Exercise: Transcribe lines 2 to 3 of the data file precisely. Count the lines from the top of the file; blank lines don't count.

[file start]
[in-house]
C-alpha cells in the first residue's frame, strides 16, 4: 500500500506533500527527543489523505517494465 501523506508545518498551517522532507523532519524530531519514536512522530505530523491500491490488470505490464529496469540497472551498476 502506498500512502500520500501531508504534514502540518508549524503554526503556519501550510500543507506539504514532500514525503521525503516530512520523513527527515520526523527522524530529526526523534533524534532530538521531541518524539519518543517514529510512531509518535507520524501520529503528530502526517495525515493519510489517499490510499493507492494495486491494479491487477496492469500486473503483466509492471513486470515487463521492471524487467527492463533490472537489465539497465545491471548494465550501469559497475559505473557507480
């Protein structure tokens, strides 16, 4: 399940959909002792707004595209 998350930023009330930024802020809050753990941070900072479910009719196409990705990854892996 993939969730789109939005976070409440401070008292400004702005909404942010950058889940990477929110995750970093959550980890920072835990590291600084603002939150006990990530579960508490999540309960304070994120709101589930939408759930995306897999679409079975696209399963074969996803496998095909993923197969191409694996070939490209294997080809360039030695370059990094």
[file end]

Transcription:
C-alpha cells in the first residue's frame, strides 16, 4: 500500500506533500527527543489523505517494465 501523506508545518498551517522532507523532519524530531519514536512522530505530523491500491490488470505490464529496469540497472551498476 502506498500512502500520500501531508504534514502540518508549524503554526503556519501550510500543507506539504514532500514525503521525503516530512520523513527527515520526523527522524530529526526523534533524534532530538521531541518524539519518543517514529510512531509518535507520524501520529503528530502526517495525515493519510489517499490510499493507492494495486491494479491487477496492469500486473503483466509492471513486470515487463521492471524487467527492463533490472537489465539497465545491471548494465550501469559497475559505473557507480
């Protein structure tokens, strides 16, 4: 399940959909002792707004595209 998350930023009330930024802020809050753990941070900072479910009719196409990705990854892996 993939969730789109939005976070409440401070008292400004702005909404942010950058889940990477929110995750970093959550980890920072835990590291600084603002939150006990990530579960508490999540309960304070994120709101589930939408759930995306897999679409079975696209399963074969996803496998095909993923197969191409694996070939490209294997080809360039030695370059990094």